I wonder just how much those incidents would be reduced if companies were fined a stiff penalty for digging without calling these numbers. The type of astronomical fines/penalties levied against virus writers would seem very appropriate in these cases, given the type of economic damage that can be caused by telecom outages.

I'm glad to see that a national calling center is being established (similar to 911, according to the article). Now, it will be easier for workers to call. But I still think we need the other half: better (financial) incentive to make those calls in the first place. -- Paul

This just happend to us today! (0)

Anonymous Coward | more than 8 years ago | (#14511540)

I quite literally just got phone and internet back in the office. I tested the connection by going to /. and this was the top story. Way too funny!

Main Pipe (2, Funny)

schlichte (885306) | more than 8 years ago | (#14511557)

I worked for a company that built the network for a new building on the University campus. The main feed was a 1200 foot run of fiber. It was put in, terminated and tested and all was good. 2 Days later the line was ripped in half by a backhoe from the company they contracted to do the plumbing.
Rumors said the guy was fired due to failing a drug test.

Re:Main Pipe (1)

AndroidCat (229562) | more than 8 years ago | (#14511657)

Rumors said the guy was fired due to failing a drug test.

He didn't have enough?

Nah... (1)

schlichte (885306) | more than 8 years ago | (#14511753)

he was digging for glass [pride.org]

Re:Main Pipe (1)

digitaldc (879047) | more than 8 years ago | (#14511758)

2 Days later the line was ripped in half by a backhoe from the company they contracted to do the plumbing.
Rumors said the guy was fired due to failing a drug test.


Fired? That's nothing, back in Biblical Times he would be totally stoned. [wikipedia.org]

Hah! (4, Funny)

Gaewyn L Knight (16566) | more than 8 years ago | (#14511562)

Every time I see a backhoe go by I go into an Elmer Fudd voice and say, "Be wery wery qwiet... I'm hunting fiber"

For some reason the Servers and Networks guys don't think it is funny.

ARPA identifies backhoe fade effect (4, Funny)

ispland (460855) | more than 8 years ago | (#14511579)

Those of use from the telecom world recoginze
this as "backhoe fade" and ARPA has conducted
considable research on the effect of fiber
optic cable to attrace backhoes in the wild...

ARPA Science Research Funding News Today......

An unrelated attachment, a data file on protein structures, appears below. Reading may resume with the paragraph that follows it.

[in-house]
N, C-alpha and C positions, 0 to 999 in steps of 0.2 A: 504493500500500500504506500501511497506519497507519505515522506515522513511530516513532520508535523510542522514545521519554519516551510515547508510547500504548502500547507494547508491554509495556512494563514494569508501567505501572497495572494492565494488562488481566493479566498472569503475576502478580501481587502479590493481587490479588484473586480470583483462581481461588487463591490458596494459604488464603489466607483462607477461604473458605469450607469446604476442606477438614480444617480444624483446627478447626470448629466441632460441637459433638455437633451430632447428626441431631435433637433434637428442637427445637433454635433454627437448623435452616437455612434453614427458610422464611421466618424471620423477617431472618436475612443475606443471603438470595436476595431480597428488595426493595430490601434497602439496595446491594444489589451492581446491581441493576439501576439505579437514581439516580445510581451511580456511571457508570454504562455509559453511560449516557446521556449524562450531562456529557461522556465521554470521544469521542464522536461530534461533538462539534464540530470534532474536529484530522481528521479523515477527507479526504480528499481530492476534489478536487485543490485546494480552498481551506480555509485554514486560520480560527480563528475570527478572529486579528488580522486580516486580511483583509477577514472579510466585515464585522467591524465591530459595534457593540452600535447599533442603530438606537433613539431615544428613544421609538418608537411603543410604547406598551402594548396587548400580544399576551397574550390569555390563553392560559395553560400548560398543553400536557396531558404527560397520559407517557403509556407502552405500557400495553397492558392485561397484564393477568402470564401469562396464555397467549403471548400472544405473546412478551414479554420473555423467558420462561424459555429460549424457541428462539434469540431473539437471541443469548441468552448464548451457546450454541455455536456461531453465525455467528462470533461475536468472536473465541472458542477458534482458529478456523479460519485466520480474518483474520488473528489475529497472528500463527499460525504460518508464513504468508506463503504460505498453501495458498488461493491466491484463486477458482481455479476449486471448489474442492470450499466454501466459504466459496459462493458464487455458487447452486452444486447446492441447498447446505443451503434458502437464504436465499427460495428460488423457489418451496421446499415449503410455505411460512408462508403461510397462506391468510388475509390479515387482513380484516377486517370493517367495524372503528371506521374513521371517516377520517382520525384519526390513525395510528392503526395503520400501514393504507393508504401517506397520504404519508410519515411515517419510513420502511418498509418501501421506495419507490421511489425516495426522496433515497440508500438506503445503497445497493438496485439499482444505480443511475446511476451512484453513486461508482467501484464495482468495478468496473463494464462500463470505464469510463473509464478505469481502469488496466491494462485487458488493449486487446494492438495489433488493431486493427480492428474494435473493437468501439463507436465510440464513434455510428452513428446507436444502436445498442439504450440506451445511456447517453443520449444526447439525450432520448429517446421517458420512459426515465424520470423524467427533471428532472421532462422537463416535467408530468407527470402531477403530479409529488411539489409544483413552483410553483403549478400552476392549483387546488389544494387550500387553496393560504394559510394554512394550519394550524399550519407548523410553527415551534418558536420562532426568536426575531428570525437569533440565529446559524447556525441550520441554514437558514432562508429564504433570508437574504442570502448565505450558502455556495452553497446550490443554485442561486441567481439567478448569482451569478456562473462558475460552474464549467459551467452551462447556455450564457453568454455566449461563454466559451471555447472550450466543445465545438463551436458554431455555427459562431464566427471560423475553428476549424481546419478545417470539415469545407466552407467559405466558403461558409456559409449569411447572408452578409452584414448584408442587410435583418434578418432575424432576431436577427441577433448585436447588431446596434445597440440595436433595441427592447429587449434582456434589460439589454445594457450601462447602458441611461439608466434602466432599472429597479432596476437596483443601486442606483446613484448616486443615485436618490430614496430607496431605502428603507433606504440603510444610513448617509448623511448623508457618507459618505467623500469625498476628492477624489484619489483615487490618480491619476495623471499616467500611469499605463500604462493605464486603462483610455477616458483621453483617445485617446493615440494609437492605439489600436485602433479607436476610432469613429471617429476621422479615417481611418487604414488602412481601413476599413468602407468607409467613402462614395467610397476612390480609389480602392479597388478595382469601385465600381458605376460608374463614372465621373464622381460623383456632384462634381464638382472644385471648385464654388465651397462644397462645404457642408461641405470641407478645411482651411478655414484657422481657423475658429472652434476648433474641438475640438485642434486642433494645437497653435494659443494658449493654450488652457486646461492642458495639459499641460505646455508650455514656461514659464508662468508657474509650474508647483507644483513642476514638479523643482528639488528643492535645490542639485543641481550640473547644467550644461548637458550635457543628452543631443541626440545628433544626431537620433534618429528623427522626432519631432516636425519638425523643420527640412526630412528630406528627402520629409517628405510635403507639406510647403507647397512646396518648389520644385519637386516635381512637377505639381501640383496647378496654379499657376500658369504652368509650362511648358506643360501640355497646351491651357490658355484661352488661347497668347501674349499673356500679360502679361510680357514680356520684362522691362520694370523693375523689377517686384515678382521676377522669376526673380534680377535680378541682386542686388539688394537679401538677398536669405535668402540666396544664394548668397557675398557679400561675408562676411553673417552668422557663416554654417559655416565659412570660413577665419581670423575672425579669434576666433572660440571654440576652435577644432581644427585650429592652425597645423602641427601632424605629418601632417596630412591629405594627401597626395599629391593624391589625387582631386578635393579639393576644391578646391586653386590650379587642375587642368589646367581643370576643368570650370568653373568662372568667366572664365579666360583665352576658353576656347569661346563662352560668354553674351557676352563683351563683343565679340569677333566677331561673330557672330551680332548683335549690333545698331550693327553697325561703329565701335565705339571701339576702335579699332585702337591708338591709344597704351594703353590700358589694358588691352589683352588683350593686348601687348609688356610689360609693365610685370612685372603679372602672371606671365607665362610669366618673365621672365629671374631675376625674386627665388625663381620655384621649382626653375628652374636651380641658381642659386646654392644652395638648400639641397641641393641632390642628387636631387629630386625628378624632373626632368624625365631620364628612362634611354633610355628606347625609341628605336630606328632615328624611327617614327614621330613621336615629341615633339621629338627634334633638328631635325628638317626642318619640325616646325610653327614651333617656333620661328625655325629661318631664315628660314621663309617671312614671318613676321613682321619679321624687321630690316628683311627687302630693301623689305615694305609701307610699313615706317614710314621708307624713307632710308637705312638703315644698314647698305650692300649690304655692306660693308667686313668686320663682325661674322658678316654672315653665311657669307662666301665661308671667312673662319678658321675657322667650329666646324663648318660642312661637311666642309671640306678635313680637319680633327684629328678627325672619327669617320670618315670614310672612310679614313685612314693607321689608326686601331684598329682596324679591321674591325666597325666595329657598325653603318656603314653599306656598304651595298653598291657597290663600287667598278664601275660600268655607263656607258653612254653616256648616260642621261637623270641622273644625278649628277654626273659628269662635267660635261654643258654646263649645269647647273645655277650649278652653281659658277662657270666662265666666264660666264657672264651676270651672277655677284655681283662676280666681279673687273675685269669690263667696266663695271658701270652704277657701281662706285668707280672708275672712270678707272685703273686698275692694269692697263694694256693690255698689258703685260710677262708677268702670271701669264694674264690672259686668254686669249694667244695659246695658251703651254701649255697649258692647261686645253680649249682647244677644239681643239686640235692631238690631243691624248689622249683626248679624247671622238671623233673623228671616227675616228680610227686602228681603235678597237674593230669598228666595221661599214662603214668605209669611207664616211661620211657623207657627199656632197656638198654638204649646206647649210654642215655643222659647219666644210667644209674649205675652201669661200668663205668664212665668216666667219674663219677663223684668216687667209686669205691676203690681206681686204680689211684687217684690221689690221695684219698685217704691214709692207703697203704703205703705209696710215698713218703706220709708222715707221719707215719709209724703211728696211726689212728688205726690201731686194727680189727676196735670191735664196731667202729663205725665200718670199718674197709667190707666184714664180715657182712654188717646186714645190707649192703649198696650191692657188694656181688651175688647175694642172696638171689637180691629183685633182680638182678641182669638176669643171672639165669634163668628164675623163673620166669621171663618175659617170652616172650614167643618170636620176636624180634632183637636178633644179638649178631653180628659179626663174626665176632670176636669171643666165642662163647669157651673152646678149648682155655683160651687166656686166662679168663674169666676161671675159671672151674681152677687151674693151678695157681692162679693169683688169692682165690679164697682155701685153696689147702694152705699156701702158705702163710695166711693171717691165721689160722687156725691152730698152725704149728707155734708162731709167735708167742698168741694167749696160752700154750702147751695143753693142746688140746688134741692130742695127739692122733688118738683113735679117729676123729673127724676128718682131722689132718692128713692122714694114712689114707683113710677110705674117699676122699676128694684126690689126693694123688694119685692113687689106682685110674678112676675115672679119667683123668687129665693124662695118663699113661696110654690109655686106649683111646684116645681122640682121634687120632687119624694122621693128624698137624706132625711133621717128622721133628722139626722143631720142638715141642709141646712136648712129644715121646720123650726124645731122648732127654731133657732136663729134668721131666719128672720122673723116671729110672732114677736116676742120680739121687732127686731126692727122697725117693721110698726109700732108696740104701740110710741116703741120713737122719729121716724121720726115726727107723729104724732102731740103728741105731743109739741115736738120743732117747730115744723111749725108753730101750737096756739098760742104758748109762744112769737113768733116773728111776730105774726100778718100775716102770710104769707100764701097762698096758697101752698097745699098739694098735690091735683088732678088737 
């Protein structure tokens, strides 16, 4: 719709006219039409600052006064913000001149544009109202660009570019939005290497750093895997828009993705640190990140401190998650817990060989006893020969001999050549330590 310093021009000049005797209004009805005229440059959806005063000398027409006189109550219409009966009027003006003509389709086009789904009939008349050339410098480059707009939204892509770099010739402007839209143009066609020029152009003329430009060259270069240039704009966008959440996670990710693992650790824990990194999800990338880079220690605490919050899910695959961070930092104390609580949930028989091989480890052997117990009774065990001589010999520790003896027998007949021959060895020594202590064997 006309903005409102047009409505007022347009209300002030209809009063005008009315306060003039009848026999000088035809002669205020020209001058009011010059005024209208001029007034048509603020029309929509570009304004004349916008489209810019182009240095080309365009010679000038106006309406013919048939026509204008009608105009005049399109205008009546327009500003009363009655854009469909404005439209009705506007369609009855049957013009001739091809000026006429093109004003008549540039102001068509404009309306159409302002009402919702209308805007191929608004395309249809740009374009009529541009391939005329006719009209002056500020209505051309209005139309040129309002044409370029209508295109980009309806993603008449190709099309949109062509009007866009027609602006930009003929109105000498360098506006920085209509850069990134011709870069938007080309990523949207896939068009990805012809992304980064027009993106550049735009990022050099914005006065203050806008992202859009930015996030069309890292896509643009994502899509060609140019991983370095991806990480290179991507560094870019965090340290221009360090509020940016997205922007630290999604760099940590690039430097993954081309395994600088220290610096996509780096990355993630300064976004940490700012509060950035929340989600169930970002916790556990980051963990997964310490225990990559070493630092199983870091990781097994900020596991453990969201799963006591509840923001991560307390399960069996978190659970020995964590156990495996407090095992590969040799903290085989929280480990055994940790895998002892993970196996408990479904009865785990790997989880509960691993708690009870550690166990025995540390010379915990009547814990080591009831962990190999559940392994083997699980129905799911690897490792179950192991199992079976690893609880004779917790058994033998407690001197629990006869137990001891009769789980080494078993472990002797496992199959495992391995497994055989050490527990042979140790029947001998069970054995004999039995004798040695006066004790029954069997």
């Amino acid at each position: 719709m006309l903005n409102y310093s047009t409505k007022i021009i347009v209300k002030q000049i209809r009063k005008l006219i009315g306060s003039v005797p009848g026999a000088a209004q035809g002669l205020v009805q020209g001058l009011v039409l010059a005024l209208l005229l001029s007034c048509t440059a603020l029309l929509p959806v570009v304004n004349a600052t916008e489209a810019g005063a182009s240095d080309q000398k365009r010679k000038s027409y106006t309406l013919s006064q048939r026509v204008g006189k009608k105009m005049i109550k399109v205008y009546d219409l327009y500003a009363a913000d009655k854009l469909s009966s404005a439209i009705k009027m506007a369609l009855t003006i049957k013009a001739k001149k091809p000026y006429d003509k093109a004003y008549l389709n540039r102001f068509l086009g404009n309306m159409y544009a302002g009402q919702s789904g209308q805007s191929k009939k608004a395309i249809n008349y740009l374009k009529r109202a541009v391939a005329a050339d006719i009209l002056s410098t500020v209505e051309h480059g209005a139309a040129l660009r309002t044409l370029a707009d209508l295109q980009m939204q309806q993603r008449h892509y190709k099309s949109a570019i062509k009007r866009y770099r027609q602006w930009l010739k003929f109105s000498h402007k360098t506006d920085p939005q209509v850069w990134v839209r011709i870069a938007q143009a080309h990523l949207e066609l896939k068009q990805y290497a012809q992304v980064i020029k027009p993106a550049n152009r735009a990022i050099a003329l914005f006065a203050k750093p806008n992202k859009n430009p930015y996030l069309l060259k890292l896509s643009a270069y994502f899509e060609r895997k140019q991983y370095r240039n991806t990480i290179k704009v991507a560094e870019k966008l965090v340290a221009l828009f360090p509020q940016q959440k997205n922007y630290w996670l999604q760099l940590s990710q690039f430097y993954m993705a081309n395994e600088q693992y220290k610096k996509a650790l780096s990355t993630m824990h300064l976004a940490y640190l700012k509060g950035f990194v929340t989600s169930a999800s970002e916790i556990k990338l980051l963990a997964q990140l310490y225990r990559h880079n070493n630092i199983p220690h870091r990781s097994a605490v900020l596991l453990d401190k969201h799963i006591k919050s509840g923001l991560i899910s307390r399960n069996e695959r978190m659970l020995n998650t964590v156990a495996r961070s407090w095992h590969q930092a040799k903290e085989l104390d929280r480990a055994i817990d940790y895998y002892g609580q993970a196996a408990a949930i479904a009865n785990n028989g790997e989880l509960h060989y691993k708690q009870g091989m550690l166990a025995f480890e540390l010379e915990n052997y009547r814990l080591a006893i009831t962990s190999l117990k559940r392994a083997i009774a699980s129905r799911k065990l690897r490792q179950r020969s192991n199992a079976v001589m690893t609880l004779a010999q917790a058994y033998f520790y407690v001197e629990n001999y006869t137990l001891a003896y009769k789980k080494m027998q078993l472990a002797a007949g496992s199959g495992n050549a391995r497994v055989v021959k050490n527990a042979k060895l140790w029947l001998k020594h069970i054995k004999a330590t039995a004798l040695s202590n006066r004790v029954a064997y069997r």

ARPA to Fund Network Reliability Research

Washington, DC -

The Advanced Research Projects Agency of the DoD announced today they are
funding a three-year effort to improve the field reliability of
fiber-optic communications networks. The program is aimed at reducing
network outages from damage to buried fiber optic cables caused by
construction machinery. Many telecommunications outages are caused each
year when machines called "backhoes" dig-up underground fibers, cutting
them and causing massive service disruptions.

This phenomenon is commonly referred to as "backhoe fade" and
the uncanny ability of the construction backhoe to locate buried
cables will be the focus of this effort.

Dr. Zweiback Gimfizel of the Marginalia Institute of Technoplasty
has been designated Principle Investigator on the project and
held a news conference today and described the proposed line of
research.

        "We are taking a page from the biologists who discovered
        the magnetic organ in the brains of homing pigeon. This
        organ senses the earth's magnetic field and allows the
        pigeon to track its location.

        "In like manner, our research will focus
        on identifying the specialized organ structure within
        the backhoe that can somehow sense the location of glass
        fibers."

        "The hope is that if this fiber-seeking mechanism can be
        identified, measures can be developed to disguise
        telecommunications cables, thereby creating "stealth"
        fiber bundles which will not attract the attention of
        the rampaging backhoes."

In another unrelated statement today, ARPA announced the creation of the
Remote Autonomous Rodent Program which will work on developing specialized
weapons systems for attacking the underground communications systems of
adversaries. In recent theater actions, modern fiber-optic communications
systems have proven quite resilient to traditional attacks and require
new techniques to disable them.

Dr. Gimback Zweifizel of Hardly Yardwell University was designated
Principle Investigator. In a prepared statement, Dr. Zweifizel noted that
this work program was funded for three years and was to produce a field
demonstration of a working system. Other details of the project are